(2). “Mistakes are not an excuse to punish, demean or reinforce prejudice.” This Condon statement has nothing to do with CCN’s article’s contents. However, by “refuting” his own implied statement that mistakes are an excuse to punish, etc., Condon implies that it is relevant to his attempt at rebuttal to CCN’s article. Condon is arguing with his own Strawman argument he created. Note that he plays the prejudice/race card, attempting to pin it on CCN.

(3) “ I think this is why the article is so upsetting – it is based on the premise that no public employee should ever, ever make any kind of mistake. Condon reframes the discussion by using his own strawman argument. His goal is to shift the blame for the “upset” at SLOCity from himself and Lichtig and onto CCN. Since CCN’s article did not make any of the points Condon attempts to fallaciously attribute to CCN, the “upset” at SLOCity cannot be “upsetting” because of CCN’s article. The “upset” is due to the lack of management and leadership abilities at SLOCity which led to nominating/ rewarding their undeserving cronies, by using SLOCity funds, positions and awards.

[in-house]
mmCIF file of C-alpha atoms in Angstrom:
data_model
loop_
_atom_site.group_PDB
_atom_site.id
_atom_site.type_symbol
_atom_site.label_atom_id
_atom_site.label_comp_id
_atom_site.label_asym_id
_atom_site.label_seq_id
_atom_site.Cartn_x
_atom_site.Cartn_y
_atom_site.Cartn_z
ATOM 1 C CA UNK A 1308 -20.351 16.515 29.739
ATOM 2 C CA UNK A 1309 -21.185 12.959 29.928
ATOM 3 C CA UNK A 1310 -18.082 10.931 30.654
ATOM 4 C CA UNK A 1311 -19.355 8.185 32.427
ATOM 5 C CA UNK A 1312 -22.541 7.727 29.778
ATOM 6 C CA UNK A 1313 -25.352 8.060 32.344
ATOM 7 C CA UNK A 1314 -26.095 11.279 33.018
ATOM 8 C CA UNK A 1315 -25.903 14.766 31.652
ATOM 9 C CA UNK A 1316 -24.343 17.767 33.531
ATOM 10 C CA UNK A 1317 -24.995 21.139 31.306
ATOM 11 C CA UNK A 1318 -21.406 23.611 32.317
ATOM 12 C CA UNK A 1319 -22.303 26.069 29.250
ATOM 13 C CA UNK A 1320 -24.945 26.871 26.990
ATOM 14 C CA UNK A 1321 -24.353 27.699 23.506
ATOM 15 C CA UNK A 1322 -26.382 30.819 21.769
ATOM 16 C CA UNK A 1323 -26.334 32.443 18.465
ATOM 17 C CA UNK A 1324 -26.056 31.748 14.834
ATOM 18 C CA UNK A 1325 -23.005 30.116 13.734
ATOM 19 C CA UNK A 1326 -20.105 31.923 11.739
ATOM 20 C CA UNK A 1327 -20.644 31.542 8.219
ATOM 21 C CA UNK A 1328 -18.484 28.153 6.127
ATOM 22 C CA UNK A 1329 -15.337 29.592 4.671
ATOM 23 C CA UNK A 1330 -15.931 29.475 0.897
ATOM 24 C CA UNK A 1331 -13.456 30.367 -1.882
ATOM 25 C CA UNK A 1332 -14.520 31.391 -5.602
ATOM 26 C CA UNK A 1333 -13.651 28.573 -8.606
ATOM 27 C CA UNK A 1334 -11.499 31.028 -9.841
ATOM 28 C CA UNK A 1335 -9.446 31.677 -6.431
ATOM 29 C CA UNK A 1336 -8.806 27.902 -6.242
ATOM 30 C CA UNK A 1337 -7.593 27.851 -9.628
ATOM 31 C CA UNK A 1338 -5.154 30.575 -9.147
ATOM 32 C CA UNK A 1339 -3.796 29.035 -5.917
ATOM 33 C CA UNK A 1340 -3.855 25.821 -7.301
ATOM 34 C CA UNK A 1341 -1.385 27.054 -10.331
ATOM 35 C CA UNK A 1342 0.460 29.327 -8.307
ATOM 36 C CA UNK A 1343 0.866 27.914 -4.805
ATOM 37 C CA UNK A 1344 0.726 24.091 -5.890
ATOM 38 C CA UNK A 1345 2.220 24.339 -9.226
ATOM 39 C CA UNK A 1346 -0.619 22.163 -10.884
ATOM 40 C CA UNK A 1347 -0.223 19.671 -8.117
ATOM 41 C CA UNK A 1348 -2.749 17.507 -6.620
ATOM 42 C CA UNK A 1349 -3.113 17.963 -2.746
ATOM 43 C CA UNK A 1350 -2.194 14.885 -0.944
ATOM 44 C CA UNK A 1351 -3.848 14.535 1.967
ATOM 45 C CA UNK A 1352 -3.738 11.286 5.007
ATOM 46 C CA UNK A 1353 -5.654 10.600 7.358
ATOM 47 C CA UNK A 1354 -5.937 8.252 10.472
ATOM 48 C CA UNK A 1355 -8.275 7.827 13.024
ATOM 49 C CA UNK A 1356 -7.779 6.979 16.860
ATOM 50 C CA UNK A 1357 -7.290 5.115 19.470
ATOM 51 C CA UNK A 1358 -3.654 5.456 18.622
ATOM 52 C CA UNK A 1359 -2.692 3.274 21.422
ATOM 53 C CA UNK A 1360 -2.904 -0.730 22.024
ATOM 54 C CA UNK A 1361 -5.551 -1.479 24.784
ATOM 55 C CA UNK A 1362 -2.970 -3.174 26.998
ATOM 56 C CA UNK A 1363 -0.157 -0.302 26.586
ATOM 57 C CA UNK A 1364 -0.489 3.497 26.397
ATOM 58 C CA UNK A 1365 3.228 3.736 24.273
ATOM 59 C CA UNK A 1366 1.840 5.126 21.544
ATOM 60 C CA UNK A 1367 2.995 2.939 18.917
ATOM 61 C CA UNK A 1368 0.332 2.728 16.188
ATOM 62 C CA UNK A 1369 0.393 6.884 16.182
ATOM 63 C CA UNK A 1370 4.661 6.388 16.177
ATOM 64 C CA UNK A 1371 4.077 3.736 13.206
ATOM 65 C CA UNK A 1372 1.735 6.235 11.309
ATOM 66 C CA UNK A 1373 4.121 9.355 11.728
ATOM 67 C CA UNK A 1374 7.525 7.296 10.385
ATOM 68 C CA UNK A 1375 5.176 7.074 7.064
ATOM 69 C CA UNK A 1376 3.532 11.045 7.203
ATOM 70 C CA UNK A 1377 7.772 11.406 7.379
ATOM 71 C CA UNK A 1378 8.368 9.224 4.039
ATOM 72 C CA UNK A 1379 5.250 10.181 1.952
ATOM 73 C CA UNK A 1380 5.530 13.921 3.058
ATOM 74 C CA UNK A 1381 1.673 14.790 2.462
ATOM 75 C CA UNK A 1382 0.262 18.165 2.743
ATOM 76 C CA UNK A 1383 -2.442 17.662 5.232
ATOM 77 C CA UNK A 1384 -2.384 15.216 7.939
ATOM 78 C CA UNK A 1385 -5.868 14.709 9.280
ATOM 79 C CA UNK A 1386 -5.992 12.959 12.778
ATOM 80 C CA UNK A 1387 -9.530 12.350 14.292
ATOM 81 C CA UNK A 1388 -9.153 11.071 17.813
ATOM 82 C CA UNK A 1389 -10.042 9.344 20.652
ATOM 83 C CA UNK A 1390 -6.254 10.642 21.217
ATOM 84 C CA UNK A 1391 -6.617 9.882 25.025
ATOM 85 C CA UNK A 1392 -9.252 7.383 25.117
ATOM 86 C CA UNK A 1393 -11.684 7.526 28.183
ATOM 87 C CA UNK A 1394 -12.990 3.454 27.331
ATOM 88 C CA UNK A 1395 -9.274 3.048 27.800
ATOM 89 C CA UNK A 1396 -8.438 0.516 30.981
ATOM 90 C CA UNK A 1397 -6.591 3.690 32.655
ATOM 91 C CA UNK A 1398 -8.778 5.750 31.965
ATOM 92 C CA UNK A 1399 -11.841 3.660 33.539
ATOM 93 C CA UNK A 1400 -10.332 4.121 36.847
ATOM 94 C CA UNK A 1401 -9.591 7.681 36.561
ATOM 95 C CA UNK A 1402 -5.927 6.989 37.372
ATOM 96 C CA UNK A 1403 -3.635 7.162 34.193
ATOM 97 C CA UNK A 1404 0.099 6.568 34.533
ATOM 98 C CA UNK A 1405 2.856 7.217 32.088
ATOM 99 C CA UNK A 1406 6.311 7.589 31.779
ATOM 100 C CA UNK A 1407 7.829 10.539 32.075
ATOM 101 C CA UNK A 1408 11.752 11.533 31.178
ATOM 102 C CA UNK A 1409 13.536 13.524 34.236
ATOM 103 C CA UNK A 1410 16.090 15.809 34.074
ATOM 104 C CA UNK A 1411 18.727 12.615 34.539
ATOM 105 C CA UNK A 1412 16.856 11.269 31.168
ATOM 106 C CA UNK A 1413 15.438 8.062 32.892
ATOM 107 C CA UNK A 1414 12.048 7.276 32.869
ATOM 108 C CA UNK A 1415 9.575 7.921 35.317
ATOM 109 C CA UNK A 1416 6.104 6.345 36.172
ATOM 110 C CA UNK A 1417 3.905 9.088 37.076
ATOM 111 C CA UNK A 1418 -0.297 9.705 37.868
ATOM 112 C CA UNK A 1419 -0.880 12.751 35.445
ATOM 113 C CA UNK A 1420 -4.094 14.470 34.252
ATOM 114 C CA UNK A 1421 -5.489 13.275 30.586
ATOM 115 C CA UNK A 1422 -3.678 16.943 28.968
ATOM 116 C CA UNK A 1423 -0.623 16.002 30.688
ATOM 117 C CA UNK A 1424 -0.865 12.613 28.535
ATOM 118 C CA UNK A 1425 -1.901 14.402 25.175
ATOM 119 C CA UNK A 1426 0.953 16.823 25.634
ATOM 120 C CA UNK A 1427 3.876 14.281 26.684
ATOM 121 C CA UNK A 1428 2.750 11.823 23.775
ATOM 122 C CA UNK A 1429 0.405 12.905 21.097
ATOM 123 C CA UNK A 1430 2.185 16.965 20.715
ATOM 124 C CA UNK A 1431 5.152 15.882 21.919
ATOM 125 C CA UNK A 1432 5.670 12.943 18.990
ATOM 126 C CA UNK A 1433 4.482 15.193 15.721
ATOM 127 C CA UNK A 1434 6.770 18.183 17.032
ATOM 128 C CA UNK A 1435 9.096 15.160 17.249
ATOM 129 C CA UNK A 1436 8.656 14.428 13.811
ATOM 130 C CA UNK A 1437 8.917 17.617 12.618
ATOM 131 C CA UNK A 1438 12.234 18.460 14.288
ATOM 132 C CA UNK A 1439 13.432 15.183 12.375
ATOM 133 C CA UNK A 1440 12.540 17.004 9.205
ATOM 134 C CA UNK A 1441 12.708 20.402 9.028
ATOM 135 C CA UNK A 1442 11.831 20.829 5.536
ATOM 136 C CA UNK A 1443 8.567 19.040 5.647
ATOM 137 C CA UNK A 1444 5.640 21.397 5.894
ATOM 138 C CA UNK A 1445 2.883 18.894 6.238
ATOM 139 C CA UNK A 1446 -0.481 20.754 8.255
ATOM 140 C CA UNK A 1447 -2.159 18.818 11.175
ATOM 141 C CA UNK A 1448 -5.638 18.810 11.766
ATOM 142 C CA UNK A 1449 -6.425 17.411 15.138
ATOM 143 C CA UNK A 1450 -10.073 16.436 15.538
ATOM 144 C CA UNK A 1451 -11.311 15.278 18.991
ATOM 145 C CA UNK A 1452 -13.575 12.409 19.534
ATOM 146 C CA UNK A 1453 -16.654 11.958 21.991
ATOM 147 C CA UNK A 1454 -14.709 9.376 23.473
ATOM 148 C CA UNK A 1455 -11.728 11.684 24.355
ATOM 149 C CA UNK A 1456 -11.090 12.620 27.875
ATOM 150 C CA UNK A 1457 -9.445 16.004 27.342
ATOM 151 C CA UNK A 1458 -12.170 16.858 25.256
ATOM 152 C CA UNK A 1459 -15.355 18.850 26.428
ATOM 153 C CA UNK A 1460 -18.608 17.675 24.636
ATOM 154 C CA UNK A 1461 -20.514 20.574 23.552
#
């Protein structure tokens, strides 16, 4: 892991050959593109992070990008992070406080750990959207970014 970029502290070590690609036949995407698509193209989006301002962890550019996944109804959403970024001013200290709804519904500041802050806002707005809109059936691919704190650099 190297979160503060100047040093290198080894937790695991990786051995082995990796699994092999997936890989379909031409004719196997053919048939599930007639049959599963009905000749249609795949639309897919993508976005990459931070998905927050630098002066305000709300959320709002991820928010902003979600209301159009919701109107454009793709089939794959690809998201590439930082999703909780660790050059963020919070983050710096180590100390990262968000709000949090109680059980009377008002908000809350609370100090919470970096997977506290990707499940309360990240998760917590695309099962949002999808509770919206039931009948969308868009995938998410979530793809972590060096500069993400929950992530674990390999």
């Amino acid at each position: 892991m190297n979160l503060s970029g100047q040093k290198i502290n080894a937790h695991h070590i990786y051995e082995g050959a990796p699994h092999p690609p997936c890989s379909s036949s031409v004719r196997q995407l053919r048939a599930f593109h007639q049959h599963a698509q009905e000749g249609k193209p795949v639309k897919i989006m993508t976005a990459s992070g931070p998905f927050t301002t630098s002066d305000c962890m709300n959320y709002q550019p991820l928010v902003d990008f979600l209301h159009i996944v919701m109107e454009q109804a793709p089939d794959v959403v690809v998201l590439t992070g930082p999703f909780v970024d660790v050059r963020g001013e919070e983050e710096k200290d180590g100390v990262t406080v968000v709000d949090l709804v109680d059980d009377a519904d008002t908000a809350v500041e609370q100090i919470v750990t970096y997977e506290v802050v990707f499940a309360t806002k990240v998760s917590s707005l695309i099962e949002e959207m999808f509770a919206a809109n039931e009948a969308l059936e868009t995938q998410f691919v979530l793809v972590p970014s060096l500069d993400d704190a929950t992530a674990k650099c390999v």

(4) “That is not a characteristic of a high-functioning organization and why we must let our employees know that, true to our organizational values, we don’t operate that way.” That may be true, but whether SLOCity is, or is not, run in that way has to do with SLOCity management and administration, not the recently published CCN article.